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The International Writers Magazine:Travel

Carthage: Standing Structurally Proud
• Marwan Asmar
Regardless of the heat, it is breathtaking, the blue sea from one side, houses, residential buildings on the other, and a sprawling theatre in the middle.


It’s the world-famous Carthage Theater, an impressive monument that has been on the UNESCO Heritage List since 1979 because of its cultural significance and structure that goes back to the mid-2nd Century AD when it was built.

Below the sun beats down, almost scorching but up here, right in the top rows of the theatre, it lightens with welcome breaks of cool winds that spanks you across the face. The Orchestra sits at the bottom and beyond is a modern stage. The structure seems to have been developed among shrubbery and enormously tall-length trees that gives the place a special ambiance.

I sat down marvelling at what’s in front of me, an impressive, imposing auditorium that at first does not strike the eye. In fact seeing it from below at the stage level, the theatre is quite modest, but that soon changes because from up here, you see the domineering prowess of the semi-circular auditorium as the optical lens takes over, sweeping the rows, seating sections and aisles of this structure.

Carthage Founder All this you see in seconds, but you are quickly consumed by it all, taking a back seat, almost a deep breath to understand the dominance of stones, mortar and the actual dynamics of it all. This is the place where history was once played a decisive role in dictating world events under-footed by Greco-Roman rivalry, that resulted in a whole city being built, Carthage, and gaining prominence as one of the most important fertile lands in the region.

As it did in its different epochs, Today the Carthage Theater stands as a home of culture and arts, a place to get away to, when you want to escape from the trials and tribulations of daily life as in the case of the Carthage International Festival that began in 1968, but with a long artistic tradition since 1906.
I am told the theatre holds the capacity for 10,000 people which is considered “safe” and does not pose any risk. Today, it is the so-called Agency for Development of National Heritage and Cultural Promotion which operates under the Tunisian Ministry of Culture that is responsible for the maintenance of the site. Many say if squeezed together the site can hold up to 15,000 spectators.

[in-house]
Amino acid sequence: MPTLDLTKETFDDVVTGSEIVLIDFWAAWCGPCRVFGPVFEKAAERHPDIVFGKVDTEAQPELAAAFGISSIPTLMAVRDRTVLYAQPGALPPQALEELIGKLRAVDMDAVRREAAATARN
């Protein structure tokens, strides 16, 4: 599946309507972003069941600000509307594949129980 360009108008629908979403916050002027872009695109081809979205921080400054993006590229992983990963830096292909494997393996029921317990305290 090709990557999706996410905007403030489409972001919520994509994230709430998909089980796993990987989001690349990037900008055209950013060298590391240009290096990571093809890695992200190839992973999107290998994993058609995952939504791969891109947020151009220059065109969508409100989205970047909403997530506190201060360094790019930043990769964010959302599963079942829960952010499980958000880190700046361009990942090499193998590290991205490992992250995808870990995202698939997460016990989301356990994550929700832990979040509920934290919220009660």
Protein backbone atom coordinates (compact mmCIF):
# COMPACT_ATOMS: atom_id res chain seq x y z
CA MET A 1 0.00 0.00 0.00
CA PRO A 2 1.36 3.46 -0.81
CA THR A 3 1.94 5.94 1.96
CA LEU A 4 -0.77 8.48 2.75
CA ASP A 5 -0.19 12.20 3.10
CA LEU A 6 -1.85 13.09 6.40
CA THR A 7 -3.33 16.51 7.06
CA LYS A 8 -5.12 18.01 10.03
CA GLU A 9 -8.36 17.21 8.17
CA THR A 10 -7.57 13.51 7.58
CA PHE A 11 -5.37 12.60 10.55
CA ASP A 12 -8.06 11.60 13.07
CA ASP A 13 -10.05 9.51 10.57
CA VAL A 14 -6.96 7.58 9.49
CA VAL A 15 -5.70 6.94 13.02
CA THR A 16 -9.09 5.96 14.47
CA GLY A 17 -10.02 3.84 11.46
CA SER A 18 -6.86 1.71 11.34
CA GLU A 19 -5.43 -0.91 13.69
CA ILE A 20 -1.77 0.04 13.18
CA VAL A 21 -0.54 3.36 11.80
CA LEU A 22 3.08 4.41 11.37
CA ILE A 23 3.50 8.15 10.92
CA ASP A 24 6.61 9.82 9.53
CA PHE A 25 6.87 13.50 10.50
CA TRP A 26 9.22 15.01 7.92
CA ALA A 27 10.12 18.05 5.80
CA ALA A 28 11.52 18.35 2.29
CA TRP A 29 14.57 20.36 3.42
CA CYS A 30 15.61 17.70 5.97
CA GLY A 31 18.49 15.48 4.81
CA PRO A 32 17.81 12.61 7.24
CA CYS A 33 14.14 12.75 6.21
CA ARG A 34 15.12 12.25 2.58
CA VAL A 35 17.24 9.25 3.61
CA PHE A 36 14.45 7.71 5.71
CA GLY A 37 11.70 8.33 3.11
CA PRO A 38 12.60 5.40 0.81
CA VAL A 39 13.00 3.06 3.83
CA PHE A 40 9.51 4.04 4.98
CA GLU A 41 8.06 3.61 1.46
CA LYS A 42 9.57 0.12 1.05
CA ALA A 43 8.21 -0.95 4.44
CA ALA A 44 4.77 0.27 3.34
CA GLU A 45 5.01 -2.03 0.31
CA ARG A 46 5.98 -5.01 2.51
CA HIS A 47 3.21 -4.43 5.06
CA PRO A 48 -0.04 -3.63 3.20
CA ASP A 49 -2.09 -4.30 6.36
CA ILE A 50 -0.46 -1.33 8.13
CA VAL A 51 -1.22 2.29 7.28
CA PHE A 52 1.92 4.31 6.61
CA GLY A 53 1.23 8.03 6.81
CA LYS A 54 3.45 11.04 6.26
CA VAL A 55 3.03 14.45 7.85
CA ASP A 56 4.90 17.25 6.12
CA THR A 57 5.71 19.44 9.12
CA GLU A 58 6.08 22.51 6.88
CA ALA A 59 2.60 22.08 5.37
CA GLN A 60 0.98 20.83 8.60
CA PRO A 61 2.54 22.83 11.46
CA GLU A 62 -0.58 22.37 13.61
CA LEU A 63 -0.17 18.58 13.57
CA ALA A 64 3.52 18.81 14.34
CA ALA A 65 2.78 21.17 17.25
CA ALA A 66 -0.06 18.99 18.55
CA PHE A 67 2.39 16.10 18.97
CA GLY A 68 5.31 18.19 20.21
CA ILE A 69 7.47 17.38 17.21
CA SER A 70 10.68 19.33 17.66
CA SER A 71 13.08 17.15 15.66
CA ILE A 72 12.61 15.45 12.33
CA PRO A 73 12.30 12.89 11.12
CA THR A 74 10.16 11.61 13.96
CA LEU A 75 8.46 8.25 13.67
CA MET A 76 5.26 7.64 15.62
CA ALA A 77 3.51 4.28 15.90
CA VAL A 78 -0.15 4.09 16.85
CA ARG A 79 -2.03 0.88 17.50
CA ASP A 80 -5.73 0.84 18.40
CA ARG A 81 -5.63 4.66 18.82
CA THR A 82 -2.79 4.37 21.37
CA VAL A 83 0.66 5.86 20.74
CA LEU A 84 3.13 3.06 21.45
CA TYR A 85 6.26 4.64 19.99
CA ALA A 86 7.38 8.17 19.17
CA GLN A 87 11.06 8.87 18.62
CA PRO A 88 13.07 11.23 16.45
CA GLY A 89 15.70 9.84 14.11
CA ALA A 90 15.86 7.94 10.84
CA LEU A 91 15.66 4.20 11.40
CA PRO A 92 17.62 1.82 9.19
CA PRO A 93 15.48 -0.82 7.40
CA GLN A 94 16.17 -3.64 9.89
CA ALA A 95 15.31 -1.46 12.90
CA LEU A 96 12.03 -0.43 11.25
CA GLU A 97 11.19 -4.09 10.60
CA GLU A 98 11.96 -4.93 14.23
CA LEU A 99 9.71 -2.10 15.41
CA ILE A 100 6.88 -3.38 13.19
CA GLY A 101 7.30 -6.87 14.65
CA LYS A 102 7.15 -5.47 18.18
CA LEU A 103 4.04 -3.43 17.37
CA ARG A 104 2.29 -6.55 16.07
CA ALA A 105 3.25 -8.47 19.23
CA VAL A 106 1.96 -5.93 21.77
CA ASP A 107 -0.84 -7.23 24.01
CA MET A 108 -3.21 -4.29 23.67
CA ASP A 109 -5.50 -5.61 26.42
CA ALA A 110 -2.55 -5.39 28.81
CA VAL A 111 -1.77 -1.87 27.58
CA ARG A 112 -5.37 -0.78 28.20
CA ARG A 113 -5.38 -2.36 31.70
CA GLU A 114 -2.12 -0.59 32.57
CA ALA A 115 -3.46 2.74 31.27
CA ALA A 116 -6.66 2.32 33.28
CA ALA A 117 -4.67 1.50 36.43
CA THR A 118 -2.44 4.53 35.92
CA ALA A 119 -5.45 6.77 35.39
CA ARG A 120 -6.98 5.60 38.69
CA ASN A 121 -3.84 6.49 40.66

The whole complex is vast with a diameter of 105 meters and around 40 tiers of seating, divided up by winding stairs, technically named in Latin, scalaria. The theatre does not follow the typical examples of other theaters and for example, there are no praecinctio sections splitting the blocs of seating and leading to the vomitoria. If anything here the vomitoria, is within the seating complex, which is different than say the South Theater in Jarash.

But this maybe due to the fact that the Carthage theatre had been in ruins in fact, partially burned down in 439 AD and excavated towards the late 19th Century when the theatre was found in 1904. In 1968 full restoration began but it followed in stages, building on the first four or five original rows going all the way upwards. Thus, it can be called the Carthage Theater is a modern theatre that cherished its past history all those centuries ago when an a Phoenician queen, called Elyssa, together with her sailors rode the waves of the Mediterranean and established a citadel that became Carthage, and latter conquered by the Romans.

The Theater stands amidst as a historical monument whose modernity can still harp back to authentic eras developed in modern stages. I was told by one that the original structure went all the way up, pointing his finger to a wall that had been built to encase the structure.

The ruins overstretched the wall, for beyond laid the remains of the Odium, a formation that is in need of much development, and which, in addition to the amphitheatre below, served an ongoing Carthage complex related to what is today a small but beautiful village stretching to the Tunisian capital and its port. Indeed its port points to its strategic prominence of Carthage, developing the place as a vital granary for Rome.

With the benefit of the past, today Carthage looks forward to a glorious future of culture and arts in spite of what architects and archaeologists terms as risk mitigation factors, restoration and innovations, terms and jargons preferred to be put back on one’s mind, especially by members of the general public.
Ancient Theatres Enhancement for New Actualities (ATHENA Project)
Department of Antiquities (DoA)

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